|Leave me, foolish ideas and useless hopes||Ite, pensier fallaci e vana spene|
Leave me, foolish ideas and useless hopes,|
blind, voracious and hot desires,
Leave me, eager ardour -- bitter thoughts,
ever companioned with this ceaseless poison;
Leave me, sweet memories, rough corrosive
chain; even now my heart unshackles herself,
all that's in her welcomes reason's hard curb:
so lost for a time, freedom's a relief.
And you, poor soul, so overwhelmed by fears,
released at last: turn to God; with a seemly
pride restore your mind to what it was.
Compel fate, break the snares, crack fate's wall;
then light, free and nimble you'll simply walk
away from harm into a safer path.
Ite, pensier fallaci e vana spene,|
Ciechi, ingordi desiri, accese voglie;
Ite, sospiri ardenti, acerbe doglie,
Compagni sempre a le mie eterne pene;
Ite, memorie dolci, aspre catene
Al cor che pur da voi or si discioglie,
E 'l fren de la ragion tutto raccoglie,
Smarrito un tempo, e 'n libertà ne viene.
E tu, povr' alma in tanti affanni involta,
Slégati omai, e at tuo Signor divino
Leggiadramente i tuoi pensier rivolta;
Sforza animosamante il fier destino,
E i lacci rompi; e poi leggiera e sciolta
Rivolgi i passi a un più sicur cammino.
However, there is a tradition of attribution to Gambara in which the poem is printed with Ne la secreta e più profonda parte" ("In the heart's secretest recesses"). In studies of Franco, it does not appear that this profound remorse is at all typical of Franco's vein; Franco also has few sonnets. See for example, Margaret F. Rosenthal, The Honest Courtesan: Veronica Franco, Citizen and Writer in Sixteenth-Century Venice (Chicago: University of Chicago Press, 1992) and Ann Rosalind Jones, The Currency of Eros: Women's Love Lyric in Europe, 1540-1620 (Bloomington: Indiana University Press, 1990); it may, however, be a poem in which Franco is following a popular trope which most English readers will be familiar with from Philip Sidney's "Leave me, O love which reachest but to dust."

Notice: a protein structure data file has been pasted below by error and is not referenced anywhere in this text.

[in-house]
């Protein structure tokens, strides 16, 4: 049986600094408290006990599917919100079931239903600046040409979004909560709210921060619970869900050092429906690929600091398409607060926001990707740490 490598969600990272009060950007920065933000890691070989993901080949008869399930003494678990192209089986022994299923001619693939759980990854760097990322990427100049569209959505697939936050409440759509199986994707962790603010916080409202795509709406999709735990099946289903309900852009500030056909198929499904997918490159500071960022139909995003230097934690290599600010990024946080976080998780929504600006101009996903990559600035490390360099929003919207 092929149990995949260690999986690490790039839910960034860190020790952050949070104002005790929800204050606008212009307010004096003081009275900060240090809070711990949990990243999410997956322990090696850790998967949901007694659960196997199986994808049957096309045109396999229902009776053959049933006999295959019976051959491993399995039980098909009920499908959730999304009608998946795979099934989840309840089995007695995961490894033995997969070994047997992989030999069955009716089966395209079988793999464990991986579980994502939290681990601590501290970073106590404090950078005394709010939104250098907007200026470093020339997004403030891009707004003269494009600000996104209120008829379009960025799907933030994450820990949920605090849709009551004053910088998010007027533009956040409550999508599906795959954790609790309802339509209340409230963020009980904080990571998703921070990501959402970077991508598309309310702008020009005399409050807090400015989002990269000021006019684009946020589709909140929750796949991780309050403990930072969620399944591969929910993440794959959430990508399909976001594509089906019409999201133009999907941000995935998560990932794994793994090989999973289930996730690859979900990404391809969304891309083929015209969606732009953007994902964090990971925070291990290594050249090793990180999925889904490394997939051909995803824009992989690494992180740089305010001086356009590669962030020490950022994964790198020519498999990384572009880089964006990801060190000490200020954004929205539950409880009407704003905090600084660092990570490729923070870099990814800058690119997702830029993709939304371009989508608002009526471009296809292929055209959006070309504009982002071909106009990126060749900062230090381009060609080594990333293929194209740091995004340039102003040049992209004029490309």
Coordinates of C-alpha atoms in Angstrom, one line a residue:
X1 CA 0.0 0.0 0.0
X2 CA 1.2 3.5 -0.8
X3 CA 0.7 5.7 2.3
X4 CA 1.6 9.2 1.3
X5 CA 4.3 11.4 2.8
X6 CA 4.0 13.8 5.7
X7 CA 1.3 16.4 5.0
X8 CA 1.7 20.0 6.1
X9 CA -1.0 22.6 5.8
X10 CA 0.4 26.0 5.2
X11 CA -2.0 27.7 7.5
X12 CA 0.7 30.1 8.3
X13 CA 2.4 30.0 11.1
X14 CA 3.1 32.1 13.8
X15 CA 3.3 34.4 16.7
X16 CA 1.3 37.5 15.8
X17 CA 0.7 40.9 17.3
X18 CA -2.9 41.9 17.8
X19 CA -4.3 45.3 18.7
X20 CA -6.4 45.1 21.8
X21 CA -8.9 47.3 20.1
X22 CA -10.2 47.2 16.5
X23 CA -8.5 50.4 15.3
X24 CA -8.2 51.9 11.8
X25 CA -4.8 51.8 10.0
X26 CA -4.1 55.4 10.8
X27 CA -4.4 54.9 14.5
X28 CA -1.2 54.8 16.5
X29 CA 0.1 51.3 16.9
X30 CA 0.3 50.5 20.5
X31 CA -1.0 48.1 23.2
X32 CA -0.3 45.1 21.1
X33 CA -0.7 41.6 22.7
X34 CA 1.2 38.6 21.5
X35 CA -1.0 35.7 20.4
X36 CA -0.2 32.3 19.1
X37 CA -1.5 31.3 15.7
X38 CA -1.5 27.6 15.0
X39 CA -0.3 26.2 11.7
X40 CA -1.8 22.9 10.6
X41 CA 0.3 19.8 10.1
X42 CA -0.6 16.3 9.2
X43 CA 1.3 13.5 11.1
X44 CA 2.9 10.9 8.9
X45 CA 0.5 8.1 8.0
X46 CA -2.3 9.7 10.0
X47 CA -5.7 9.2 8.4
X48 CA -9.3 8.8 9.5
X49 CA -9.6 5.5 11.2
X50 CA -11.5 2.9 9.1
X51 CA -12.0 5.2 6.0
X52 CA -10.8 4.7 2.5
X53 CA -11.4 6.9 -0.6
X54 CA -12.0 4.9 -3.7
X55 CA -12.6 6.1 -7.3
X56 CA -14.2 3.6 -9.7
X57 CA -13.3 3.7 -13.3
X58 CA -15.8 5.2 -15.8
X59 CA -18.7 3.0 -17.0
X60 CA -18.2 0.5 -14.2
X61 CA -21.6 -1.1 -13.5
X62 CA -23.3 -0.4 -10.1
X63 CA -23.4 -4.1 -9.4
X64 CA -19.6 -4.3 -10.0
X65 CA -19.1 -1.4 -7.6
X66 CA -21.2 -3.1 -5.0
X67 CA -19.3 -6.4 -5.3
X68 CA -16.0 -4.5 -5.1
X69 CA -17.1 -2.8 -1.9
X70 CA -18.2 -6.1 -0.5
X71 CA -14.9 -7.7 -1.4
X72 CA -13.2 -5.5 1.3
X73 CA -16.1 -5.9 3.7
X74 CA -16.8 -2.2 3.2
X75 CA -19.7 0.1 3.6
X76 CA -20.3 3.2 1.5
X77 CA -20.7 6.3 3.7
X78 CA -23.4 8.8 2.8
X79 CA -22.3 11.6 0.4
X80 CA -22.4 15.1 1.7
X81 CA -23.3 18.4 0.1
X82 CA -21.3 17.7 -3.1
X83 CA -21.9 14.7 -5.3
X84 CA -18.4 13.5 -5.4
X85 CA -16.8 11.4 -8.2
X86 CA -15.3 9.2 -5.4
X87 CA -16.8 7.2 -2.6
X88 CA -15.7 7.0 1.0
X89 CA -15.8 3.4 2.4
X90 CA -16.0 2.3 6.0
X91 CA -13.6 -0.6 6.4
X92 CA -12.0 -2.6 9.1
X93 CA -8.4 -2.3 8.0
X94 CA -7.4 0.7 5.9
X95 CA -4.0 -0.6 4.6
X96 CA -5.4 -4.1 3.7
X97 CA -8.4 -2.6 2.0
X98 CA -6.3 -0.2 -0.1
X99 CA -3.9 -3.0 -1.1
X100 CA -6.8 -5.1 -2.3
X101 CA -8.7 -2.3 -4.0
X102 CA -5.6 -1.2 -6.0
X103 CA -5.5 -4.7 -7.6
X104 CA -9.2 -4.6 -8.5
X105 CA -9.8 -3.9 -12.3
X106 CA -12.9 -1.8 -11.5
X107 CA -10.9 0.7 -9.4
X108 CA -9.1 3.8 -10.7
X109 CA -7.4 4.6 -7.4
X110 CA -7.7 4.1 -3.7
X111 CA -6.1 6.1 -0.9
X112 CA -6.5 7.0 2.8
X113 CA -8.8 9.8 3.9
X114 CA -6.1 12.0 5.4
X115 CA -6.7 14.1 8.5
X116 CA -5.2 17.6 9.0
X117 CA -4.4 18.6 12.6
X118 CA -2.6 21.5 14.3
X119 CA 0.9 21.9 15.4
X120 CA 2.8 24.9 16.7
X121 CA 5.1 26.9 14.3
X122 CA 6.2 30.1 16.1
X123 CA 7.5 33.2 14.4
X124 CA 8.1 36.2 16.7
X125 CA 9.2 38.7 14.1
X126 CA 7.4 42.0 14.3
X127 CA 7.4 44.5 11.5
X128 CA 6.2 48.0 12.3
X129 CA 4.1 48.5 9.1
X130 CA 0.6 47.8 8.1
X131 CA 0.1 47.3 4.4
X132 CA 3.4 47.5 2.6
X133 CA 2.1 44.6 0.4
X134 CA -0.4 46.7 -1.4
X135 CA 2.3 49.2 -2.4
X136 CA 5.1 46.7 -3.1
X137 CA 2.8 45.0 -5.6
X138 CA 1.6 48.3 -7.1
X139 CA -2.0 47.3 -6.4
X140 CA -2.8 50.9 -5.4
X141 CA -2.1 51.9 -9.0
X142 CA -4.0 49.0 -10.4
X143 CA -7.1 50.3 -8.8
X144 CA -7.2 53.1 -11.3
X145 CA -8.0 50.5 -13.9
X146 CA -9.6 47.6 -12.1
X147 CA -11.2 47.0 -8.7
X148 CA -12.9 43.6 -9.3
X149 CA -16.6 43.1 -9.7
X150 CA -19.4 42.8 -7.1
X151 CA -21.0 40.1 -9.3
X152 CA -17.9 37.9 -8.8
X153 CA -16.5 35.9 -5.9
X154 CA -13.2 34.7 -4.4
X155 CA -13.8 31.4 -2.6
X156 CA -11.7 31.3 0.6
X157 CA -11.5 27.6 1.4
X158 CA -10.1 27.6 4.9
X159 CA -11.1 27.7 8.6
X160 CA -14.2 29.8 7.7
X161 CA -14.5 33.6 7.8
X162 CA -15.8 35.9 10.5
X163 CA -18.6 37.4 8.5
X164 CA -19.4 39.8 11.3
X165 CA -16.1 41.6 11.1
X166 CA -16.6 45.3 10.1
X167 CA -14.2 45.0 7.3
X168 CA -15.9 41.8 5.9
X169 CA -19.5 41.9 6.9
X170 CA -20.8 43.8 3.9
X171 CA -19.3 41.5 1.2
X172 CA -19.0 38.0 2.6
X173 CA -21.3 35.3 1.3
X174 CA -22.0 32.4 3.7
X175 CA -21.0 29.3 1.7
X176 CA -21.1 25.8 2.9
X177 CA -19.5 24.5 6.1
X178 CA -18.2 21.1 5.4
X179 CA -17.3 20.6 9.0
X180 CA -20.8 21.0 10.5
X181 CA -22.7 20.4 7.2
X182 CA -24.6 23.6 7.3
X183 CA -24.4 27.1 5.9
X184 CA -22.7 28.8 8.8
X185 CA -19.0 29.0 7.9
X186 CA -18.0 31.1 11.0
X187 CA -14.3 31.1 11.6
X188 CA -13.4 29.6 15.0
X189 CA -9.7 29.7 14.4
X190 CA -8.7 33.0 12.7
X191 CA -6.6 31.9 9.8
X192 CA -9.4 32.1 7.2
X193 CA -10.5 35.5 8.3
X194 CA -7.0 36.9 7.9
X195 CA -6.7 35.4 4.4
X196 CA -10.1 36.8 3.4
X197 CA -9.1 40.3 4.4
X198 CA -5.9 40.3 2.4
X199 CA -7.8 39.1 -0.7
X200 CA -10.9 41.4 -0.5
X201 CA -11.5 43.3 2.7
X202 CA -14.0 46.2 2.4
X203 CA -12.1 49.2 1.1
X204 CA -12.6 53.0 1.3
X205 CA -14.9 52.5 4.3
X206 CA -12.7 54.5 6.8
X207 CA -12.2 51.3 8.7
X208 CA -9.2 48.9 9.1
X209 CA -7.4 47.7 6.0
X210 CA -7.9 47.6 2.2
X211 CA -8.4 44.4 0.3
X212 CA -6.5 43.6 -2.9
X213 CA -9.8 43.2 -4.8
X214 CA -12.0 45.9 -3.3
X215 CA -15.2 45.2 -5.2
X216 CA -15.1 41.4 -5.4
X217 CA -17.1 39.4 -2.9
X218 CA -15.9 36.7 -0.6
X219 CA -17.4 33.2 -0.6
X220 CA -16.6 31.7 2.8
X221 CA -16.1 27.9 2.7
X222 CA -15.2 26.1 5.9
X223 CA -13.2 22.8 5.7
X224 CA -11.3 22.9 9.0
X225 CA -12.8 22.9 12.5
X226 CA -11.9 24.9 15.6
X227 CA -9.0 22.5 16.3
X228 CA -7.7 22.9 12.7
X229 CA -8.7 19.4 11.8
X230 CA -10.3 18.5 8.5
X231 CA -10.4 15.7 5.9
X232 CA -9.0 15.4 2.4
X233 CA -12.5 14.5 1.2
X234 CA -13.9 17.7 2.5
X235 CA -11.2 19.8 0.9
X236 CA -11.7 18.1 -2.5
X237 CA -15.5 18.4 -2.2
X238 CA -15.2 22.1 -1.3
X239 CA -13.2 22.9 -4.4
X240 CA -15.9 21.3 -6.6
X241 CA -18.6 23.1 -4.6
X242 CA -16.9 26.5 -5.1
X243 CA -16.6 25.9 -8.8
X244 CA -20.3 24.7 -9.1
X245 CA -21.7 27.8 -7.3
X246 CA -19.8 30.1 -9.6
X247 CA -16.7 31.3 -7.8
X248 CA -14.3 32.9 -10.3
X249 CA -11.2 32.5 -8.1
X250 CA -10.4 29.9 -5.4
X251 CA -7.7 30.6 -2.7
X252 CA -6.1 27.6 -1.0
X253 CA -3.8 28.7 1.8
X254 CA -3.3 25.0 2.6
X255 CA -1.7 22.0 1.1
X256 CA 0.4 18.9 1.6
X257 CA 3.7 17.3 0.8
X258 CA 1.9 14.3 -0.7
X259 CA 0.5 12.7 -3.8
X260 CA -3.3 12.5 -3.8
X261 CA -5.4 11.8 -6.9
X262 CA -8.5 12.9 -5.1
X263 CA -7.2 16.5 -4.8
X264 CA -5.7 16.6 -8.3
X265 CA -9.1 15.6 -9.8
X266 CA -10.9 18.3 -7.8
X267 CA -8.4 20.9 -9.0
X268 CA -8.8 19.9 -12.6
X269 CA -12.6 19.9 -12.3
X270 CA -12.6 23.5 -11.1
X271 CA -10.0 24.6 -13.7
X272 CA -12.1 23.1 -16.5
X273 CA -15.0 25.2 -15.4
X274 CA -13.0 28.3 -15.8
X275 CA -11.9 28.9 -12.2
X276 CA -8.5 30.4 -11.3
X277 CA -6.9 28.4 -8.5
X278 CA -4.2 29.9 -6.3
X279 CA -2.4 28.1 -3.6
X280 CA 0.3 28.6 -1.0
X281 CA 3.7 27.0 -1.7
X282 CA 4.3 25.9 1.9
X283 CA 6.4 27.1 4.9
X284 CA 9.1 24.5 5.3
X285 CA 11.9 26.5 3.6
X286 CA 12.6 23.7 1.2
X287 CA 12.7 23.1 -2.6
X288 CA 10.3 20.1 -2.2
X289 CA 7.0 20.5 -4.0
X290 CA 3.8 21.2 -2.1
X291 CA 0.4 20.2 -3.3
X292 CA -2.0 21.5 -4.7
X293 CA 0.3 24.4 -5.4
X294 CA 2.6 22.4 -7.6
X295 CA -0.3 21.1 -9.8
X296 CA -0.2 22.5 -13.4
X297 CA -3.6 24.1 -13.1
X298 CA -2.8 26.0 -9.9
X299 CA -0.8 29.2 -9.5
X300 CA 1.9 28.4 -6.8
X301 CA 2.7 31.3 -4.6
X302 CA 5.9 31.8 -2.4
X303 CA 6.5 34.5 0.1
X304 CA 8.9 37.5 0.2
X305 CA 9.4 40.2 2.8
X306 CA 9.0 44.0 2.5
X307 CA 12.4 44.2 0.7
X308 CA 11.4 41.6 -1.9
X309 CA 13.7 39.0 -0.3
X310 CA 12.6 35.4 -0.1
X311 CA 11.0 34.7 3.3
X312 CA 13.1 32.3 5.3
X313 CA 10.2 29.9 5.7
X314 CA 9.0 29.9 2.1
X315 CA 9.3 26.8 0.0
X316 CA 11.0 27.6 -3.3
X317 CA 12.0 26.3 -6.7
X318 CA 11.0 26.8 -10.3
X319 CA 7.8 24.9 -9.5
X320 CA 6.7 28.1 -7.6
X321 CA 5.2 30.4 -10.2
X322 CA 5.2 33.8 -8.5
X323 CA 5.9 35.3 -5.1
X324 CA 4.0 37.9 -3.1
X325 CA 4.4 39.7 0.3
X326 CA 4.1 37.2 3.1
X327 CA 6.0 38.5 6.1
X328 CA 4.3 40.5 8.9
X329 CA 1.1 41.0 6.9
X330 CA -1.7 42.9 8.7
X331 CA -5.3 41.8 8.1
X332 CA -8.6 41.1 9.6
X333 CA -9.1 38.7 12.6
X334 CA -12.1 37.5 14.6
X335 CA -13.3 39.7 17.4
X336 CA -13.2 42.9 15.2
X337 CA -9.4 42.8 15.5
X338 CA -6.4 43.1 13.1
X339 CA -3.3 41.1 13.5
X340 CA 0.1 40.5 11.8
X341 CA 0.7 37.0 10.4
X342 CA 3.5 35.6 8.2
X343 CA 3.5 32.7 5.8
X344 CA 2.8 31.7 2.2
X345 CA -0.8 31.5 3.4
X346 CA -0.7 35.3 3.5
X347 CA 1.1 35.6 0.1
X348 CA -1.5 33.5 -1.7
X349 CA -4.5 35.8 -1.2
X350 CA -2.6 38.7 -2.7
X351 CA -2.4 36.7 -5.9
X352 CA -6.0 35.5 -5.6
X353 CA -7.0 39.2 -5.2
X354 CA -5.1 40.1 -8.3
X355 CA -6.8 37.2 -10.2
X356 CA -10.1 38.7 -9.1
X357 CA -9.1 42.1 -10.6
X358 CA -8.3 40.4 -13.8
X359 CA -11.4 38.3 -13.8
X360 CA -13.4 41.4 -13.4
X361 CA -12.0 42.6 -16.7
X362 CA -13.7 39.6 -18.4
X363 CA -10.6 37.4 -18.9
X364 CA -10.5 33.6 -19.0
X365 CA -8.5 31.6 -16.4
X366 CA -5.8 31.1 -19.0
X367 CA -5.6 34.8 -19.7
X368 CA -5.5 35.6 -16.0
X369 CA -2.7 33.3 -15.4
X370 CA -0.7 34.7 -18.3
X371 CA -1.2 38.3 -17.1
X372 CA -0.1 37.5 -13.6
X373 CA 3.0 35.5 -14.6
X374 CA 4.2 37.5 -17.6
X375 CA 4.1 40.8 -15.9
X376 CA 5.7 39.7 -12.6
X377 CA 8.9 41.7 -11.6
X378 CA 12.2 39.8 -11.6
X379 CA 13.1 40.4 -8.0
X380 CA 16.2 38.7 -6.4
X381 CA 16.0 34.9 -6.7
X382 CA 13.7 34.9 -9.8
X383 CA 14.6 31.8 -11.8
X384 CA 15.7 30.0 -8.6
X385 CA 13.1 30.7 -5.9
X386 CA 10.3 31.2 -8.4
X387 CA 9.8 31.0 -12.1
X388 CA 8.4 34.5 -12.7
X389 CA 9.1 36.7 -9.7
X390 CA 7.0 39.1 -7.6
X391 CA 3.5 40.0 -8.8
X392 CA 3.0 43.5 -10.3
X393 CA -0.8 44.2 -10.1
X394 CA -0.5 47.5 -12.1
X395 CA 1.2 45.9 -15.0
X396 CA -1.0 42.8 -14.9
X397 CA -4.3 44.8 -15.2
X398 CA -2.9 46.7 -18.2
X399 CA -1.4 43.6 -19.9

I reprint and translate the sonnet here as probably by Franco but of interest as it was part of a tradition of attribution to Gambara. It has influenced the characterization of her as deeply religious; see, e.g., Finzi, p. 28